The glass is a multi-components system which appears as a single liquid phase at high temperature. However, when it is lowered below a critical temperature, several observations show that the melted glass can separate into two liquid phases. Their density ratio is quite low but their viscosity ratio is around 100. Both liquid phases are separated by an interface and their bulk properties are characterized by the equilibrium compositions of each specie. In this talk we present the whole methodology carried out for simulating the phase separation of such systems. It is based on several complementary approaches: 1) a Calphad modeling for thermodynamics of simpliﬁed glasses, 2) a mathematical modeling based on the phase-ﬁeld theory and 3) an eﬃcient computational code (LBM_Saclay) implementing those models for the simulations.
The phase-ﬁeld theory is a popular approach for modeling phenomena which involve interface dynamics and thermodynamic phase diagrams. A simple free energy functional composed of one double-well term plus one gradient energy term can simulate the phase separation. The well-known Cahn-Hilliard (C-H) equation, which is derived from that functional, mixes the thermodynamics and the interface properties. As an advantage, the interface position as well as the composition can be simultaneously recovered. As a drawback, the ﬁt of the thermodynamics necessarily modiﬁes the interface properties. A ﬁrst illustration of phase separation is given on a melted glass composed of two components SiO2 -MoO3 (binary mixture). The simulations illustrate the phase separation and the growth of two different initializations.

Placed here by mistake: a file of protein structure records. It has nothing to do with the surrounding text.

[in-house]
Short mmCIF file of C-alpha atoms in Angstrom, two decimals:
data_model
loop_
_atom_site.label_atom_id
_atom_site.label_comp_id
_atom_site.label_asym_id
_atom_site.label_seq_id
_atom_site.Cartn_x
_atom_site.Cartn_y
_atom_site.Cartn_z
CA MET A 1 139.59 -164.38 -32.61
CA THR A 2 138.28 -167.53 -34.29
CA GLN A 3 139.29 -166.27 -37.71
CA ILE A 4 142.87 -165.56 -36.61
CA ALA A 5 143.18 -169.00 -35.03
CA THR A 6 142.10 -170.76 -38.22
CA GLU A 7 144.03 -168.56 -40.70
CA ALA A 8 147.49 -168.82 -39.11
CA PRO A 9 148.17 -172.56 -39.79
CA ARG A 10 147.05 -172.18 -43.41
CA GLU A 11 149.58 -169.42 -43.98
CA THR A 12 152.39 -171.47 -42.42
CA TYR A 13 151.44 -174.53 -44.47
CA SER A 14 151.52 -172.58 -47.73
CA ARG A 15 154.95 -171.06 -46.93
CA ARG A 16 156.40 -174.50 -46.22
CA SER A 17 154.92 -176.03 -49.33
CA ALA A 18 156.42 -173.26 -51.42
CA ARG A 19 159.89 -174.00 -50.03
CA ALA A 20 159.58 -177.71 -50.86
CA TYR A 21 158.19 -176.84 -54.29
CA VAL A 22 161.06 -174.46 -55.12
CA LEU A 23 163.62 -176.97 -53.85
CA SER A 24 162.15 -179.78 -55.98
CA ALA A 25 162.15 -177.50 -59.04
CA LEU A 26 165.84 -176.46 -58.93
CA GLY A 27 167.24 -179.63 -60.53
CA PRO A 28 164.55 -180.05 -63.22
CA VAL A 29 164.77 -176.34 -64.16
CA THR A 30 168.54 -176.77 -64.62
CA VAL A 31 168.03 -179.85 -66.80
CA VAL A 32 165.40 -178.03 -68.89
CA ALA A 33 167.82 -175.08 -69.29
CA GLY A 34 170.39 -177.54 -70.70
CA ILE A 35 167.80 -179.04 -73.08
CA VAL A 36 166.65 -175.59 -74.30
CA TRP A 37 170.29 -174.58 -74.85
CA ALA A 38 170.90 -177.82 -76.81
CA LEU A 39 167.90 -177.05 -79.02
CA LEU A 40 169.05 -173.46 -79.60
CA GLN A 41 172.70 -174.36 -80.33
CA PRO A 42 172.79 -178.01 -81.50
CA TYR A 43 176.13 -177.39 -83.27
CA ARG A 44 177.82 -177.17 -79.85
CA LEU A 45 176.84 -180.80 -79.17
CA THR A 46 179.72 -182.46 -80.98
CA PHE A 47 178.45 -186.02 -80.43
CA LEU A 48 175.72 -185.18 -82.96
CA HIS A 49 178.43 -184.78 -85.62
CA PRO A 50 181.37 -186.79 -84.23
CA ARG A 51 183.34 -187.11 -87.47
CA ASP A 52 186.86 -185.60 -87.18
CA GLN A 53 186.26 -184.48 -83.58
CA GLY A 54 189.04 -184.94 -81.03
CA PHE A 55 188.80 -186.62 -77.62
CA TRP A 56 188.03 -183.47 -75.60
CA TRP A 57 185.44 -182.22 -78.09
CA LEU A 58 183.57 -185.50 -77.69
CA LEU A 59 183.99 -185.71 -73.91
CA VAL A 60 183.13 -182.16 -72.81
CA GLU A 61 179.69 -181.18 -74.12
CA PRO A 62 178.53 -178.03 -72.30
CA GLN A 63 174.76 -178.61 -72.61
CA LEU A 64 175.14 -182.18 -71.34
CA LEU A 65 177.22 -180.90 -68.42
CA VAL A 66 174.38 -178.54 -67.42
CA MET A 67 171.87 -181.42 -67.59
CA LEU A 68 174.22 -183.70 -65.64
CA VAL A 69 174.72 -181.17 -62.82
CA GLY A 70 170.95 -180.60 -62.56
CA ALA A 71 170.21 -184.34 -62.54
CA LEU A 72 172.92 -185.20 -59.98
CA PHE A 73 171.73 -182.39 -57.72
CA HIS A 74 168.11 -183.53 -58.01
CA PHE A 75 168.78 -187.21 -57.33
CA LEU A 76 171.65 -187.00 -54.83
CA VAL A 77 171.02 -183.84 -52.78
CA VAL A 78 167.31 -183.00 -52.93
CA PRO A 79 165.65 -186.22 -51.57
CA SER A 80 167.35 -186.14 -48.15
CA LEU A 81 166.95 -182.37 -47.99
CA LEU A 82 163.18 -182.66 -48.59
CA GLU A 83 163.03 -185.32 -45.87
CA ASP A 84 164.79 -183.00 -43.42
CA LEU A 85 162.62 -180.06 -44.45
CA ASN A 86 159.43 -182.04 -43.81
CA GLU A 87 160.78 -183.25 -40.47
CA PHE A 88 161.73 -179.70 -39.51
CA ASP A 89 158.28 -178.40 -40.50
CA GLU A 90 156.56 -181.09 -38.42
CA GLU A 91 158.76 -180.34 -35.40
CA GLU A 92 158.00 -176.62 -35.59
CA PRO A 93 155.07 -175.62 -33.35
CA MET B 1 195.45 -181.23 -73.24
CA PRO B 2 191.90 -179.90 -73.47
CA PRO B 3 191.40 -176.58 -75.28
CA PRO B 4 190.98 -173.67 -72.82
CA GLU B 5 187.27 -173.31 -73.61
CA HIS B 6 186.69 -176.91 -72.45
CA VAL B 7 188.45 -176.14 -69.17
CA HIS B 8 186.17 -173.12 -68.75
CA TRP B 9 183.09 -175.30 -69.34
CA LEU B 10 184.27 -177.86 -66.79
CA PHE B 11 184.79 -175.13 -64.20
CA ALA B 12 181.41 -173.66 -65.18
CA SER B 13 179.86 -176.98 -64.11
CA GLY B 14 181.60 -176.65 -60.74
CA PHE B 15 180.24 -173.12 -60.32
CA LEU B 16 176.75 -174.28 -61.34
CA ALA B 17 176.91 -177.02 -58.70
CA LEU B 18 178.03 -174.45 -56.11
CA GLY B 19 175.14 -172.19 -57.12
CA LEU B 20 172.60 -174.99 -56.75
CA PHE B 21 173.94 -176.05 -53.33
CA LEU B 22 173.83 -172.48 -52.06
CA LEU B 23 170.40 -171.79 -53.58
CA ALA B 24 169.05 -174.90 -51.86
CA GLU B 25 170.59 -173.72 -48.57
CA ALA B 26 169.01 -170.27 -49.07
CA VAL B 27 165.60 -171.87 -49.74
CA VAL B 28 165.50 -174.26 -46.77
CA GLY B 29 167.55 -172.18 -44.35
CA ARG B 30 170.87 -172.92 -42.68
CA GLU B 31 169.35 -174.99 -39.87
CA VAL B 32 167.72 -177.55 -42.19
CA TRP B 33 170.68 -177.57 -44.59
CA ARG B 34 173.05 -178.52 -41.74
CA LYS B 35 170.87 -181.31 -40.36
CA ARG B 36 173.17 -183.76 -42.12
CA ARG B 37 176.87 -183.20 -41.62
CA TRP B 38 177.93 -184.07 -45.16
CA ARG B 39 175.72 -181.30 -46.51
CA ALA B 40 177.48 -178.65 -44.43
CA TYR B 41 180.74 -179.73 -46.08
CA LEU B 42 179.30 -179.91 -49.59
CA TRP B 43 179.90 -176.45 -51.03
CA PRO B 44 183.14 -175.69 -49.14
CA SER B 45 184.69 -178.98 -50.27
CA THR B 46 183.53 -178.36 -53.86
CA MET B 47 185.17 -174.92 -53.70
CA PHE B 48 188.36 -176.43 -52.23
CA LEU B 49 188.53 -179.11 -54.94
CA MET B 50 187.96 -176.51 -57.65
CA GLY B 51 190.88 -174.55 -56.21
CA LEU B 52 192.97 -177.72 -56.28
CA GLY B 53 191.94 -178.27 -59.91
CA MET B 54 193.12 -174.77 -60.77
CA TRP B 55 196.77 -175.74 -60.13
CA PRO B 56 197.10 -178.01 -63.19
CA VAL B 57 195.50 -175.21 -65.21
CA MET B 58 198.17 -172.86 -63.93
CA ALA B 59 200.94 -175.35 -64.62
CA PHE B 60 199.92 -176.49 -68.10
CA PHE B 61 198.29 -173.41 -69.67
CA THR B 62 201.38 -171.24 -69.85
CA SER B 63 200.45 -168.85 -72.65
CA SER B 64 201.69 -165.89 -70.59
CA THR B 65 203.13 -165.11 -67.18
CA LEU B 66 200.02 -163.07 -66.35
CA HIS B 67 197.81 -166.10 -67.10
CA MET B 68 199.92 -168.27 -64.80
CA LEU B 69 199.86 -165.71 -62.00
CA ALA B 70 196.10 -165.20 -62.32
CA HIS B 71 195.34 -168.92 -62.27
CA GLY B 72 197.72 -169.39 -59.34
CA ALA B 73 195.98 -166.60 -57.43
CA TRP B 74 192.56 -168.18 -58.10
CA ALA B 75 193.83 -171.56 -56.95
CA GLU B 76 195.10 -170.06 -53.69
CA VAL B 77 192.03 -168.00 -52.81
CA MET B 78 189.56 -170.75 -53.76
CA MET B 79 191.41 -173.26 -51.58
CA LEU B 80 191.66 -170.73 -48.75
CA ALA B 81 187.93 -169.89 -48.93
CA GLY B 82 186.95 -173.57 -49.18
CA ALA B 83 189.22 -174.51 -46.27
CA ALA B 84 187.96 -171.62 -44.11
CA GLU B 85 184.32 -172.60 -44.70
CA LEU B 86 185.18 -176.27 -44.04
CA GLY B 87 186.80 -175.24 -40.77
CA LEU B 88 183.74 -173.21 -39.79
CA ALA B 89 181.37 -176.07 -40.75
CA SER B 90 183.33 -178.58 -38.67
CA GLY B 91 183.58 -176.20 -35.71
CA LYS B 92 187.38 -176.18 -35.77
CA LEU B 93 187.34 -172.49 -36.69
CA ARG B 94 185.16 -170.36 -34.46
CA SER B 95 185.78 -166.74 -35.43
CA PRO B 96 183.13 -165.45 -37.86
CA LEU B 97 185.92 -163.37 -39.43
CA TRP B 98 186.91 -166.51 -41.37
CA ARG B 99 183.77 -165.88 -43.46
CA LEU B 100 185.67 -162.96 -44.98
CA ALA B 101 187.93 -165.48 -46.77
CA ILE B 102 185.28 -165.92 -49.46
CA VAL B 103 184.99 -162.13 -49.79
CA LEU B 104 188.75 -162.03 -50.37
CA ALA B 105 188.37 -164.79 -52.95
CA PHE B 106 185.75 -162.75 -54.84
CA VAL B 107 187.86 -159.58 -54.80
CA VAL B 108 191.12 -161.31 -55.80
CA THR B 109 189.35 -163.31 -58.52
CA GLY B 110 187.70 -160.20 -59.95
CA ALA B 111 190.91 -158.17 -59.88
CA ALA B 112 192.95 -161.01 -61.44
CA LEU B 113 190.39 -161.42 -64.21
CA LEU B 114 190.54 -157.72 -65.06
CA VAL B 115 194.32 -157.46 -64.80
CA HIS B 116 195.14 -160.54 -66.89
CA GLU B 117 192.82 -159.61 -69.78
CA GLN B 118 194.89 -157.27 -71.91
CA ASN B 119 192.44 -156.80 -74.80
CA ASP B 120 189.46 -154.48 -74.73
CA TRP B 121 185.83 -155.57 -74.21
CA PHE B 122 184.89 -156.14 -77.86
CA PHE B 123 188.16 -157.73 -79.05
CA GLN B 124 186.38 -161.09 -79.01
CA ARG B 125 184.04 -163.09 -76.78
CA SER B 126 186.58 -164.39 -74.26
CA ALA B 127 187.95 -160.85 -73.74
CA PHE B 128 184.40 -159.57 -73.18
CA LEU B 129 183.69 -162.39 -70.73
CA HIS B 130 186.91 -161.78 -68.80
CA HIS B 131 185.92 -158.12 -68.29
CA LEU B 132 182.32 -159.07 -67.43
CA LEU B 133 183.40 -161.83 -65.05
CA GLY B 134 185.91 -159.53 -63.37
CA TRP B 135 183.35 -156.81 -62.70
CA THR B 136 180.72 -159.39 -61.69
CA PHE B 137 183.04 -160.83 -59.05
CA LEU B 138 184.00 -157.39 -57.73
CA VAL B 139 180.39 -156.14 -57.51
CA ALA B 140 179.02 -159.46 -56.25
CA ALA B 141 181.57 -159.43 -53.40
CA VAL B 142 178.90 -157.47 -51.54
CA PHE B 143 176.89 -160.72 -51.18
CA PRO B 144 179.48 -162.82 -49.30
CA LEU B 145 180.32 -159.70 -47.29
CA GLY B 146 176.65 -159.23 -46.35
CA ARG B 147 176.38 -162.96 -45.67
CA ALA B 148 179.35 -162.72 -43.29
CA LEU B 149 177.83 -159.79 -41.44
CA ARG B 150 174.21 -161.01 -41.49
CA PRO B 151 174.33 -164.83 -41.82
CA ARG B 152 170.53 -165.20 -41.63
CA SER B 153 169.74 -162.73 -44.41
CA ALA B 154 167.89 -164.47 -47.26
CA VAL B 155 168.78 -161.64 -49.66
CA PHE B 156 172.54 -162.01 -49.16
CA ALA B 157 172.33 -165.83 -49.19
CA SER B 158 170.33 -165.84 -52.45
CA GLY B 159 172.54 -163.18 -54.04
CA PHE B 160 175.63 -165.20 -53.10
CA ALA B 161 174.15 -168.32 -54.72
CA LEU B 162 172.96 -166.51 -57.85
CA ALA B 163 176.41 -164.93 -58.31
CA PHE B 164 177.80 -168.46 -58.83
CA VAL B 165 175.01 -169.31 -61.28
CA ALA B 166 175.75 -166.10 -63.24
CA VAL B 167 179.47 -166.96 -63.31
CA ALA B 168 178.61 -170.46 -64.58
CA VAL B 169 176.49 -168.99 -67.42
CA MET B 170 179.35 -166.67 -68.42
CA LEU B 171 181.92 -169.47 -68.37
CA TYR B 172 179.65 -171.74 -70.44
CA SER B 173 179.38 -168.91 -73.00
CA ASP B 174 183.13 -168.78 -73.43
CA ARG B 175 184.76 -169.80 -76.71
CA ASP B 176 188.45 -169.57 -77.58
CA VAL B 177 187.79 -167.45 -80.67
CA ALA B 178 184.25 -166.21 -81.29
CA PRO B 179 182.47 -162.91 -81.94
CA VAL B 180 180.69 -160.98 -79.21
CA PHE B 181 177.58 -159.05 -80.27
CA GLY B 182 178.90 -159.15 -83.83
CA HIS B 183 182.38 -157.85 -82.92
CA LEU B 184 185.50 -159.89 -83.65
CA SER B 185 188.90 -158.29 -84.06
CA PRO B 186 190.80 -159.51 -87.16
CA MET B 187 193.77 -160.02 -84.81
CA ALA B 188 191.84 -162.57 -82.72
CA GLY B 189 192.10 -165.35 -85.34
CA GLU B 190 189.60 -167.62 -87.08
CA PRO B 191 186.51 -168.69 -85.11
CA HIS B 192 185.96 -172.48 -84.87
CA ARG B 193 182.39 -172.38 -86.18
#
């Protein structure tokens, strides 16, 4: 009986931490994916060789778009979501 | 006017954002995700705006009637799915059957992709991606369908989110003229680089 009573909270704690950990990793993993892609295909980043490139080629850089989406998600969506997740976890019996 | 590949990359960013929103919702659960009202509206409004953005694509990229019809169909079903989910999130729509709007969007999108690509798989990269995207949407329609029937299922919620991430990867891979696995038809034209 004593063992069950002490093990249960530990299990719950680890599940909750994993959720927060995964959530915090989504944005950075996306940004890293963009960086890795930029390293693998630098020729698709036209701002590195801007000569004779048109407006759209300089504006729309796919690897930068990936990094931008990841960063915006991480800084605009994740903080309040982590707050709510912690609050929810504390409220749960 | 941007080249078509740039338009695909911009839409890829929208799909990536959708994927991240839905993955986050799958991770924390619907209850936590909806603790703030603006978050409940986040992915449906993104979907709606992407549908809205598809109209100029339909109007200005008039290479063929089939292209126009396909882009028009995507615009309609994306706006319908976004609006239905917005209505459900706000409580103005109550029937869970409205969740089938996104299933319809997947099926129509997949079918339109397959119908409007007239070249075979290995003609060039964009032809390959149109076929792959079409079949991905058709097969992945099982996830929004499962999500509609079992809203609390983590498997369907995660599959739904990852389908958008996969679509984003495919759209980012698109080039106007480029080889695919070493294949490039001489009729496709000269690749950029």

That simplest free energy functional is next adapted for the ternary phase diagram of SiO2-Na2O-MoO3 and the partial derivative equations are derived. In order to decouple the thermodynamic properties and the interface parameters, the C-H equation is advantageously replaced by an Allen-Cahn equation coupled with two diﬀusion equations. The ﬁrst one tracks the interface and involves the surface tension and the mobility. The two other contain the diﬀusion coeﬃcients of species and their equilibrium compositions in each bulk phase. The simulation of the Oswald ripening is presented as an illustration of that two-phase/three-component model. Finally several simulations will present the fluid flow effect with viscosity contrast when that model is coupled with the Navier-Stokes equations.
Several perspectives of this work are currently in progress. The first one consists to simulate the model expanded with a fourth component (B2O3) and coupled with the temperature equation. Next, comparisons will be done with the experiments performed at CEA/ISEC.